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No Campus Bus Service on Memorial Day

Wed, 05/25/2016 - 15:22

LEXINGTON, Ky. (May 26, 2016)  In observance of the Memorial Day holiday, Parking and Transportation Services will not operate bus service on Monday, May 30. This includes the Summer Route, the Purple Route (UK HealthCare Shuttle), the Pink Route (Kentucky Clinic Shuttle) and the MoveWell Shuttle. All bus service will return to normal operations on Tuesday, May 31.

 

Campus buses can be tracked in real time using the TransLoc Rider app on iPhone and Android devices or at http://uky.transloc.com, allowing for users to plan for delays caused by traffic, accidents or inclement weather.

Alan Alda Center for Communicating Science Will Offer Workshops

Wed, 05/25/2016 - 15:02
LEXINGTON, Ky. (May 26, 2016) – Representatives from the Alan Alda Center for Communicating Science at Stony Brook University will be on campus June 2 and 3 to host sessions for scientists, researchers, clinicians, professors, fellows, students and staff on effectively communicating about science to people outside of your field. Plenary sessions, which are free and open but require an RSVP, will be held from 8:30 to 10 a.m. on both days in the Pavilion A Auditorium of UK Chandler Hospital.

 

UC San Diego workshop, Jan. 2015 from Alan Alda Center on Vimeo.

 

 

Established in 2009, the Alan Alda Center for Communicating Science works to enhance understanding of science by helping train the next generation of scientists and health professionals to communicate more effectively with the public, public officials, the media, and others outside their own discipline. The mission of the Center stems from the belief that scientists have a responsibility to share the meaning and implications of their work, and that an engaged public encourages sound public decision-making. The ability to communicate directly and vividly can also enhance scientists’ career prospects, helping them secure funding, collaborate across disciplines, compete for positions, and serve as effective teachers.

 

The interactive plenary sessions will help professionals in the sciences learn to better distill their messages by speaking clearly and vividly about their work and why it matters in a way that non-scientists can understand, by finding common ground with an audience, speaking at diff­erent levels of complexity for different audiences, and answering questions about your scientific work.

 

“We all have our own jargon, whatever discipline we’re in,” said Victoria King, Ph.D., associate professor in the Division of Cardiovascular Medicine and career development director for the UK Center for Clinical and Translational Science, one of the sponsors of the event. “And we all need to be able to communicate, beyond that jargon, with people outside our field — whether we are speaking with patients, media, policy makers, donors, students, or community members .”

 

Afternoon sessions, which are not open to the public, will be held for junior faculty, K awardees, T32 trainees, and students in the MD/PhD and Clinical and Translational Science Training and Education programs.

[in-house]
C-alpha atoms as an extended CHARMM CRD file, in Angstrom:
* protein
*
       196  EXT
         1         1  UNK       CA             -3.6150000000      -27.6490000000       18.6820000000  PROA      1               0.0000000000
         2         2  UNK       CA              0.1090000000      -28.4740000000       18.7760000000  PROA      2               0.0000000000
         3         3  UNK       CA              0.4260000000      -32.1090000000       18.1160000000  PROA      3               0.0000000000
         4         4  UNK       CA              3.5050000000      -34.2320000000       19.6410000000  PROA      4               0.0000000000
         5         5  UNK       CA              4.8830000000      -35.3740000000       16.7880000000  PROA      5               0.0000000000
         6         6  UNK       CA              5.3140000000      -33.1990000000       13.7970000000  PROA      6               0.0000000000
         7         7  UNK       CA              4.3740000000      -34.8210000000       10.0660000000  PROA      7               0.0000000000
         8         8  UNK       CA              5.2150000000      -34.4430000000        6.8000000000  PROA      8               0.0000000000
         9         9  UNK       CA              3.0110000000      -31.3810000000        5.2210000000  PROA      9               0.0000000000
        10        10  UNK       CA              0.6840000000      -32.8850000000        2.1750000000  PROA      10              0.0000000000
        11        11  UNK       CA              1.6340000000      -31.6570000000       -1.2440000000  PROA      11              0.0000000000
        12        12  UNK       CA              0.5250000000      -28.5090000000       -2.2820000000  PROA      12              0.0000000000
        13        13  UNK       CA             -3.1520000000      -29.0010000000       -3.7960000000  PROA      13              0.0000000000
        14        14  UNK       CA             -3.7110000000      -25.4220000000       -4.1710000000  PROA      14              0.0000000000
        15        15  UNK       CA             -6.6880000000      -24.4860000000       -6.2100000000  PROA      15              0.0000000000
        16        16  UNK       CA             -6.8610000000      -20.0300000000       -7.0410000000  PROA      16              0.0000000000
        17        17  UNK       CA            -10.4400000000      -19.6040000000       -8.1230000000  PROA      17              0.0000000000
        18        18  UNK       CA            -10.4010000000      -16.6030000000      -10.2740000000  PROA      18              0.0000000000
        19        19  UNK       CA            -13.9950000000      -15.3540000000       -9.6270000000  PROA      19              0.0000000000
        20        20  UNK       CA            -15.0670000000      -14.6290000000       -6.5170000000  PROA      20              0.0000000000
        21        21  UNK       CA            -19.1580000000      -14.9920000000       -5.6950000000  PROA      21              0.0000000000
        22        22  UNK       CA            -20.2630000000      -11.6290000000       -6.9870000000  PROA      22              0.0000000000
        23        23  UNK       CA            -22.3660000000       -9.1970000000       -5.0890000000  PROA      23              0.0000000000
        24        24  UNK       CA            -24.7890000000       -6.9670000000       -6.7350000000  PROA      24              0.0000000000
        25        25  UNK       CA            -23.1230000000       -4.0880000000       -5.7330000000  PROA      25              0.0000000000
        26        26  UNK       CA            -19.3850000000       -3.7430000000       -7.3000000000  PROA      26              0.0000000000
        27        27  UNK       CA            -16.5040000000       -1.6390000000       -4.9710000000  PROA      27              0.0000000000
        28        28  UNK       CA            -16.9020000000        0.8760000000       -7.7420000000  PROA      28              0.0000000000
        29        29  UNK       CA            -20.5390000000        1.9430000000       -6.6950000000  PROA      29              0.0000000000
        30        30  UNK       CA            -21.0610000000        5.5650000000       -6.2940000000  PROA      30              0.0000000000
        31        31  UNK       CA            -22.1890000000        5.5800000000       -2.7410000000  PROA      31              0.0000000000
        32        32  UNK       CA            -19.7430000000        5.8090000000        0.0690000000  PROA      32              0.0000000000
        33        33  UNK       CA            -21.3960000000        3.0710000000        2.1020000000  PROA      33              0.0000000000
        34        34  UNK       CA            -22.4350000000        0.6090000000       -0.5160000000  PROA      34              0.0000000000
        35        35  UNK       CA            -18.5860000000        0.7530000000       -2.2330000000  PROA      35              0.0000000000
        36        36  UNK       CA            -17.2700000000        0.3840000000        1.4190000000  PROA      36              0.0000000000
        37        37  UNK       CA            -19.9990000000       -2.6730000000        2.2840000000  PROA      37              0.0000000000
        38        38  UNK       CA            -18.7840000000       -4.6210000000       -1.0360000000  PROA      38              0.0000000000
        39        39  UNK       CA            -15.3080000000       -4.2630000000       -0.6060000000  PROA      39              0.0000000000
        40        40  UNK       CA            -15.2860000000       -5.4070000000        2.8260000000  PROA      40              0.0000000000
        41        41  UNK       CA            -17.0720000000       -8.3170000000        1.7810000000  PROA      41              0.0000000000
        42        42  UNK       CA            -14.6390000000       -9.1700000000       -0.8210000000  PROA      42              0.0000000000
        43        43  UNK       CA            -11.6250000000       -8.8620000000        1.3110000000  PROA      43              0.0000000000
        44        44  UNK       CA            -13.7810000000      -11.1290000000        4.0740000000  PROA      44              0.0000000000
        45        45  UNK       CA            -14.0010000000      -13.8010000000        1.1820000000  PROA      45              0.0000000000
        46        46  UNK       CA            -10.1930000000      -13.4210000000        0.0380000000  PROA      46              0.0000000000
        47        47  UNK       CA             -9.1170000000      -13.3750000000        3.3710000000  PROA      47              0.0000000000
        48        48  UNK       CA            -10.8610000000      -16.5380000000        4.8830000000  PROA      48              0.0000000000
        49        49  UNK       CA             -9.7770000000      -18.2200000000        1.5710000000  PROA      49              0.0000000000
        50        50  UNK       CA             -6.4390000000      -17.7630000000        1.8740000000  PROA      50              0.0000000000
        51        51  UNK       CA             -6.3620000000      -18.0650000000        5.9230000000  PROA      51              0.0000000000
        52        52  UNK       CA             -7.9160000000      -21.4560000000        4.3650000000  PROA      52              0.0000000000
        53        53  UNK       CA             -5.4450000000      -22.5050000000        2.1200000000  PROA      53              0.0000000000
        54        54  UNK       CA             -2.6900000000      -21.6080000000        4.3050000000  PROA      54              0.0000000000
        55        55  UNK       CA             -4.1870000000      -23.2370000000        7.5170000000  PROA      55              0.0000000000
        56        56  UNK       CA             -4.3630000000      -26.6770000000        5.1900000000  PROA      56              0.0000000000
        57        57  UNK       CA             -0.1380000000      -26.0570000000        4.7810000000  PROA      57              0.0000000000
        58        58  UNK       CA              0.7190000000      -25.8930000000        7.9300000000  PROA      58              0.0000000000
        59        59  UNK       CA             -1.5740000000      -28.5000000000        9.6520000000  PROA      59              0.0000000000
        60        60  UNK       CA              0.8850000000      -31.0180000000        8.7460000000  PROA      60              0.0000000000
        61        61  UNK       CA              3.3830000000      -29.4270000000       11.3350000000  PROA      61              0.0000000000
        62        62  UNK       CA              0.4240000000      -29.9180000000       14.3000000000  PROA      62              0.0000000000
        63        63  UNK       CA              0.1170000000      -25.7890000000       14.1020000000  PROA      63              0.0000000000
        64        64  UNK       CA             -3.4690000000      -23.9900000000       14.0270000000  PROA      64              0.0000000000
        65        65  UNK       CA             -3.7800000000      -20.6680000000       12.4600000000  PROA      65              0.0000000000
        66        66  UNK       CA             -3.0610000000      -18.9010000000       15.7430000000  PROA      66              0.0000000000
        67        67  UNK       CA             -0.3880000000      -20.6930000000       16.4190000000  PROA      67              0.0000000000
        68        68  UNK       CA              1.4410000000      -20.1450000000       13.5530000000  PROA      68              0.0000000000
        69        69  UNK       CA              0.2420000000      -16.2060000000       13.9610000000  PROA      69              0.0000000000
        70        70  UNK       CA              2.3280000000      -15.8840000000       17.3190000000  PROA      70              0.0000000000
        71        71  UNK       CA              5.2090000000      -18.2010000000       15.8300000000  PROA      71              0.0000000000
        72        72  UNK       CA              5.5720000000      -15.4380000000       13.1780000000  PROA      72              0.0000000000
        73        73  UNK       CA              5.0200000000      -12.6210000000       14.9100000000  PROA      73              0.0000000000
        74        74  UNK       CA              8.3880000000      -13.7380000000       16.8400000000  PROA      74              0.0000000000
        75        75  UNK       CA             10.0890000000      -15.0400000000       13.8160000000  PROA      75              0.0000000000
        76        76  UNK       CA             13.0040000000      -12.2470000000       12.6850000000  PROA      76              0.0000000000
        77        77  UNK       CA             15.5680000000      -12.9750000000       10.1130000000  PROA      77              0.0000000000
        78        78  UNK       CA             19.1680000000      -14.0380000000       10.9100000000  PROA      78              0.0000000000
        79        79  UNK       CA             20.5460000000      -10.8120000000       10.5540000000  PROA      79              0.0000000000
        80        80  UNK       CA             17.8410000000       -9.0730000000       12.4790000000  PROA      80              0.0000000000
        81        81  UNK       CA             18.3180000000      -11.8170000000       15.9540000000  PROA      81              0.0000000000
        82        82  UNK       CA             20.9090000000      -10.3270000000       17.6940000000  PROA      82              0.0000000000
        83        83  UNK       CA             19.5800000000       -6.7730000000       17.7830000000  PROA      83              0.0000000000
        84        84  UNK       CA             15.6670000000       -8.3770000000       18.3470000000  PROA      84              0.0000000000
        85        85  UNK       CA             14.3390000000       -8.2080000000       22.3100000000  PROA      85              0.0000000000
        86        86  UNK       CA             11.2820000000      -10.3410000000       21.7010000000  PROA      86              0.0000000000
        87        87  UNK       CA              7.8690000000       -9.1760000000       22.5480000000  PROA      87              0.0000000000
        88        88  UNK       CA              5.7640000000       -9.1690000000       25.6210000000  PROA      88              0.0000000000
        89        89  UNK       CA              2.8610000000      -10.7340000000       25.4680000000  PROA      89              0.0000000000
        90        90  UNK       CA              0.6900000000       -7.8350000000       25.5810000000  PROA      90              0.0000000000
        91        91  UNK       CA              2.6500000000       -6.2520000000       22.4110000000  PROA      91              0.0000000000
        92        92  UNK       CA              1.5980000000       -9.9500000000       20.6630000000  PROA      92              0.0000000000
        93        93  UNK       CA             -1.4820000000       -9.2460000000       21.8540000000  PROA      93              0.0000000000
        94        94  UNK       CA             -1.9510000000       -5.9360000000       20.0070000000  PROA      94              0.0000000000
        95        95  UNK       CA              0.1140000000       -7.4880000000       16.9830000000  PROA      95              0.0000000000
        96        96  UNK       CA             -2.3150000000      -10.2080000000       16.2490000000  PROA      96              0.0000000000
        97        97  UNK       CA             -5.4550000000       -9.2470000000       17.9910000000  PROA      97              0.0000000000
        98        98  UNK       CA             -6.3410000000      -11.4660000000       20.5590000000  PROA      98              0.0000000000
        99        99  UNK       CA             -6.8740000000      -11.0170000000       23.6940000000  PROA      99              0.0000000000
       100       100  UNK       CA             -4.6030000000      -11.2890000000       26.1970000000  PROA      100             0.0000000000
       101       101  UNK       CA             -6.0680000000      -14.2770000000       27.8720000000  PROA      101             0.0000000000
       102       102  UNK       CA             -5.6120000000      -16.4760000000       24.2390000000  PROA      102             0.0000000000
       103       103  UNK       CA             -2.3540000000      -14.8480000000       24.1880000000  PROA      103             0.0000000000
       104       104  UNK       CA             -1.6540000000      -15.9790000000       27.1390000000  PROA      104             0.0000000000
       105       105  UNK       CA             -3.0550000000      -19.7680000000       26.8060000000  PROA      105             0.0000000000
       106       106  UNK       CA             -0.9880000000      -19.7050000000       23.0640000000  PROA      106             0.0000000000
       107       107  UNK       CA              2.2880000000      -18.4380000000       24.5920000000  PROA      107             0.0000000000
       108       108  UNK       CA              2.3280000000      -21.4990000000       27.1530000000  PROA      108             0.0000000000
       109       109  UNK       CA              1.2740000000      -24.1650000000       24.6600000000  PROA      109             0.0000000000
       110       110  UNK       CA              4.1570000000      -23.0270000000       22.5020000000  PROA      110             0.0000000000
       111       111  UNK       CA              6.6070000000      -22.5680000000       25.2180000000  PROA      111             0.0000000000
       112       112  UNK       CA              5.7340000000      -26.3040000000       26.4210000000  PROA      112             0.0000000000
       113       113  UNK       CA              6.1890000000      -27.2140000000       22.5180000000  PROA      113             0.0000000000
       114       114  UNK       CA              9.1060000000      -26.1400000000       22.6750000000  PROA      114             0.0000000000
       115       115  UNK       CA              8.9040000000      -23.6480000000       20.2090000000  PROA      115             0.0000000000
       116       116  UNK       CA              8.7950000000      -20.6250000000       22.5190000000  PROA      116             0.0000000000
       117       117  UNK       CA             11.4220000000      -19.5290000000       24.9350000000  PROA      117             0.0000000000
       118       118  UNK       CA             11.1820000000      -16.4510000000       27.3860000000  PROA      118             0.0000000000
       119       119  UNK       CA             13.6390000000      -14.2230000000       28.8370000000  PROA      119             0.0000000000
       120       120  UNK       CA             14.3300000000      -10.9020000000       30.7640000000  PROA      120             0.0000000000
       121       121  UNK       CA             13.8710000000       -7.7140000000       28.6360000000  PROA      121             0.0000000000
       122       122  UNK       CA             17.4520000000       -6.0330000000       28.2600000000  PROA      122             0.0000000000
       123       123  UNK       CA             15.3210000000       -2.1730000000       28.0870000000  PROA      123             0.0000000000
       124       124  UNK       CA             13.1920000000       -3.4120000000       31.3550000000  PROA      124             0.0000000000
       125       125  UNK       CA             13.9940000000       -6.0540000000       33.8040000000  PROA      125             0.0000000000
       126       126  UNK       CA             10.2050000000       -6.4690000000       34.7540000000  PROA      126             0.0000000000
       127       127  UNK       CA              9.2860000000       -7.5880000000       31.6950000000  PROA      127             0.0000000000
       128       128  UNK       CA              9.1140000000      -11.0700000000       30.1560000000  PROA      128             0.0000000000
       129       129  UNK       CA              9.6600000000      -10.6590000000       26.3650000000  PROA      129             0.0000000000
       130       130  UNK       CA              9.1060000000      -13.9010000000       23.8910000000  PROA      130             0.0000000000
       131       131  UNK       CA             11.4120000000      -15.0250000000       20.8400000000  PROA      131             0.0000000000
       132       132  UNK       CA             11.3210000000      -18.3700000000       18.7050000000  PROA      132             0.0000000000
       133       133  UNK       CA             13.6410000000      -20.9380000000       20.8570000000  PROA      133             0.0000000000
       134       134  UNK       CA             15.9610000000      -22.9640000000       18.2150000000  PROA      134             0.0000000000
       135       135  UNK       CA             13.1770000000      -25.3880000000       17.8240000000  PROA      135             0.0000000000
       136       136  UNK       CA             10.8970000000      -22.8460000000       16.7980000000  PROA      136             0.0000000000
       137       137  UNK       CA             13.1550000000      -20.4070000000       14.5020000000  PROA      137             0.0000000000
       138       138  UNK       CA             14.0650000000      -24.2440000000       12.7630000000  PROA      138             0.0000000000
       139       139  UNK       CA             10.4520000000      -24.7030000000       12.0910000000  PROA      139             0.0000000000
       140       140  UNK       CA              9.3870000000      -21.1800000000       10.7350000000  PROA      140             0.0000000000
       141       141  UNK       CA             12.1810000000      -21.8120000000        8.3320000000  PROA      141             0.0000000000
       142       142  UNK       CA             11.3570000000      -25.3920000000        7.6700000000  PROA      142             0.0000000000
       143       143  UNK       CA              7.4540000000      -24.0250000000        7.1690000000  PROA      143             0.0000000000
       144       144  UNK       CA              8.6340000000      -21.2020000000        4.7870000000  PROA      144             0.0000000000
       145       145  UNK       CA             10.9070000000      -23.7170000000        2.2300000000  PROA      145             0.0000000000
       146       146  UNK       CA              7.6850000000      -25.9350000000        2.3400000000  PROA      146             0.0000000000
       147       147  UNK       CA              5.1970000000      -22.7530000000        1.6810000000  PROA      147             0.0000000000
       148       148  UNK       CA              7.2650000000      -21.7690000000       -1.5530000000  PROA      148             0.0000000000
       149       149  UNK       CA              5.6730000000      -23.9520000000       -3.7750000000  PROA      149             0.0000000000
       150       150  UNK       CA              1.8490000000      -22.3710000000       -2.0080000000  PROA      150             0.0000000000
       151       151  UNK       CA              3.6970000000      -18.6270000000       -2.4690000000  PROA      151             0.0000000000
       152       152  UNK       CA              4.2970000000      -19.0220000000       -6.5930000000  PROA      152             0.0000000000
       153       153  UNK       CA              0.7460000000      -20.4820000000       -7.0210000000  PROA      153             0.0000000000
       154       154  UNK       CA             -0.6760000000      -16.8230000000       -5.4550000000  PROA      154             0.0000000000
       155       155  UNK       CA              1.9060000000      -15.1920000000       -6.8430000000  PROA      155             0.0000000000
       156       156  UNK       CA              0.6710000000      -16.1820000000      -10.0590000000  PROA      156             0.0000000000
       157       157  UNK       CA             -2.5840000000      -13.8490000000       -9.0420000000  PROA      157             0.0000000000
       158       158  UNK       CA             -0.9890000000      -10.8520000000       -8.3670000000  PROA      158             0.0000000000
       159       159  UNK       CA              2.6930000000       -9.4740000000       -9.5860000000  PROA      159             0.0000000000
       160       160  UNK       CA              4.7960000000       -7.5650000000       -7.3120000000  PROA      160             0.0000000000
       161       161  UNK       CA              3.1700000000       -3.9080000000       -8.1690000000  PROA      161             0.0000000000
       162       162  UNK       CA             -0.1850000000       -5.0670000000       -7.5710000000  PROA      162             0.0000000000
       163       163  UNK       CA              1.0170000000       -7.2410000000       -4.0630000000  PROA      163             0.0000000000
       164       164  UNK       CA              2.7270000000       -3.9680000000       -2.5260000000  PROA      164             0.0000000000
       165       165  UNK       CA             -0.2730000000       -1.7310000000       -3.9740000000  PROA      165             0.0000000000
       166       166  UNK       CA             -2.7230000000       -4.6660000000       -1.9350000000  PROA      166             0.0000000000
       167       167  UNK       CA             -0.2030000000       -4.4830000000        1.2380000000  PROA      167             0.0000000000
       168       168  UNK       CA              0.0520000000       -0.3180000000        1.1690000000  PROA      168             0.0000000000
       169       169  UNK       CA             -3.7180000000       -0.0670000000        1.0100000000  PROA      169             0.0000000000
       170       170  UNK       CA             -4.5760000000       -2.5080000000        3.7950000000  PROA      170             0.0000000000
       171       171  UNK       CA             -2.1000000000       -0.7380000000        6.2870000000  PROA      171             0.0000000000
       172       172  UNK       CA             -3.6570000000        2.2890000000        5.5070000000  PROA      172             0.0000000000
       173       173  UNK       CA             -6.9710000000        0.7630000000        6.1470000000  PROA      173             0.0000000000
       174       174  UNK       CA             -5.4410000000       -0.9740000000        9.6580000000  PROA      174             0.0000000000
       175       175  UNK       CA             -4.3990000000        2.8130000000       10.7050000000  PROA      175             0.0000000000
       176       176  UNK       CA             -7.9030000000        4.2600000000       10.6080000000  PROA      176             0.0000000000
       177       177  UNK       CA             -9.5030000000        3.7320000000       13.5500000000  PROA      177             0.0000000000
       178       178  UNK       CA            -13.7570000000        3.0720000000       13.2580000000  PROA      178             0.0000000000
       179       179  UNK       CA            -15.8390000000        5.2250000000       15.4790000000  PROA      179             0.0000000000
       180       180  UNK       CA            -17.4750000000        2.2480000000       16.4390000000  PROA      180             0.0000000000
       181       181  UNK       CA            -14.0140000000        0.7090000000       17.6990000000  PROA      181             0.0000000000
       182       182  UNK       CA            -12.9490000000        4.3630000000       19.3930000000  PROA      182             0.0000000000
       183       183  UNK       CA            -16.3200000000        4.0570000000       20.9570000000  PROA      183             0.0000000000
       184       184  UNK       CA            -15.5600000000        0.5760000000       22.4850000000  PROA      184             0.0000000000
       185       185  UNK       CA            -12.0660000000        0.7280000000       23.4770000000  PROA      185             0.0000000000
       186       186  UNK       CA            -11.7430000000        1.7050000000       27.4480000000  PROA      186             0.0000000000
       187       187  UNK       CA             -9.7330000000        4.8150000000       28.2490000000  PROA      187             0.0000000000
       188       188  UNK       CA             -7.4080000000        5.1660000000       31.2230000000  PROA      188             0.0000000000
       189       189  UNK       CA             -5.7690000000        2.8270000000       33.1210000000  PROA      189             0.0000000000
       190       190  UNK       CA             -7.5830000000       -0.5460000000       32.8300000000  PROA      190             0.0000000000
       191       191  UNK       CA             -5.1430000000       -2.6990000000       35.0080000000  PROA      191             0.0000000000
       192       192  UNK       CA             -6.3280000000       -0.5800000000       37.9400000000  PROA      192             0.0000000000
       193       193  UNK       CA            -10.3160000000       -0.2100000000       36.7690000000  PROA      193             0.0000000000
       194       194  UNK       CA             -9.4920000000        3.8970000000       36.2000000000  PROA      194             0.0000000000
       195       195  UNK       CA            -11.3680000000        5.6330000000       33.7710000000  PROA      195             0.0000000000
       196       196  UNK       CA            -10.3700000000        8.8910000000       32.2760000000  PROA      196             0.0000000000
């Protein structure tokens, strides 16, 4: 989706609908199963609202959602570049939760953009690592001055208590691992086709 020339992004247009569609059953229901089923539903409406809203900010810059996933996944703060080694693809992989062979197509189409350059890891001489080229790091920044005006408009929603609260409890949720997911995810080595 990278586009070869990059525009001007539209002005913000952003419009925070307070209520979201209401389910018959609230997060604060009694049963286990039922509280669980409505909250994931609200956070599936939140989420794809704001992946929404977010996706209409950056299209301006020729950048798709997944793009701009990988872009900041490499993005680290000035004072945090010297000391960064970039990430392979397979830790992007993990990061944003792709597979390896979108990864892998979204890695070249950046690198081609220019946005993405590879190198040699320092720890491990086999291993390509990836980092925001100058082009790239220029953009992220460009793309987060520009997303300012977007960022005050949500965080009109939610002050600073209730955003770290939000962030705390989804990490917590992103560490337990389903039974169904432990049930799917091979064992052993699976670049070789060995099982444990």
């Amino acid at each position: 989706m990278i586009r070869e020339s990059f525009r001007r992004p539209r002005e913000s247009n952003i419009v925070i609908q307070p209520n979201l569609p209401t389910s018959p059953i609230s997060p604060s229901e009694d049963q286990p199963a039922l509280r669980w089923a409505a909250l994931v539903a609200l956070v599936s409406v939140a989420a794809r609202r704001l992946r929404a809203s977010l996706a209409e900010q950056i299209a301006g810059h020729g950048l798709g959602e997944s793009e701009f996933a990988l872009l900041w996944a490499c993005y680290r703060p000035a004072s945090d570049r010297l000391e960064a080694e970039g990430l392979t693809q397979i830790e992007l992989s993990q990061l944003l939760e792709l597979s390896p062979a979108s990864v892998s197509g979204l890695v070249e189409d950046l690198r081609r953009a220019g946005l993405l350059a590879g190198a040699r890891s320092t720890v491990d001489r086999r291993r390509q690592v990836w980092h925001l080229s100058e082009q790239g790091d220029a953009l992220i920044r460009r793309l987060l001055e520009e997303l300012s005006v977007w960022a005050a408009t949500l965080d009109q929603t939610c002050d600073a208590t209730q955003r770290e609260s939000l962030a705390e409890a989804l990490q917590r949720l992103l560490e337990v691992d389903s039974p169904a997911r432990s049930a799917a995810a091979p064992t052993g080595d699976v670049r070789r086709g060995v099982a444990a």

“Part of our mission is training, education and mentoring, and being able to talk about what you do is an integral skill,” said King.

 

The event is also sponsored by the Building Interdisciplinary Research Careers in Women’s Health (BIRCWH) program and the MD/PhD program.

 

If you are interested in attending the plenary session on June 2 or June 3, reserve your place by emailing ccts@uky.edu and indicating which day you’d like to attend. The deadline to RSVP is Tuedsay, May 31, 2016. Light breakfast will be provided.

 

 

 

 

 

MEDIA CONTACT: Mallory Powell, mallory.powell@uky.edu

UK Accounting Students Gain Real-World Experience

Wed, 05/25/2016 - 14:48

LEXINGTON, Ky. (May 26, 2016) This spring, University of Kentucky accounting students again partnered with Dean Dorton Allen Ford, one of the largest certified public accounting firms in the Southeast, to gain real-world internal audit experience by performing risk and control assessments for local businesses. The students consistently produce impactful and eye-opening results for their clients.

 

Urton Anderson, director of the UK Von Allmen School of Accountancy and Ernst Young Professor of Accountancy, places about 40 students into community audit projects each semester. The student teams have worked closely with Bill Kohm, audit director for Dean Dorton and a 1996 UK graduate, on audit projects focused on risk and control assessments for three local organizations that lacked an internal audit function. These included a nonprofit, a restaurant and a veterinary practice.

 

Students conducted their projects by spending time at the client site, conducting interviews and performing testing as necessary. Each team connected with Kohm throughout the duration of the semester through conference calls, emails and at least one meeting at Dean Dorton's Lexington location. The projects concluded with a formal report and presentation to management, which along with the documentation supporting their report served as 50 percent of each student's grade in Anderson's class.

 

The results of these projects provided surprising insights. Students working with the nonprofit organization generated such impressive results in their initial risk assessment that two additional audit projects were spurred. The veterinary practice's management was so impressed with the findings from their team's risk assessment that they invited a new group of students onsite to conduct a billing audit that went on to generate numerous improvement recommendations.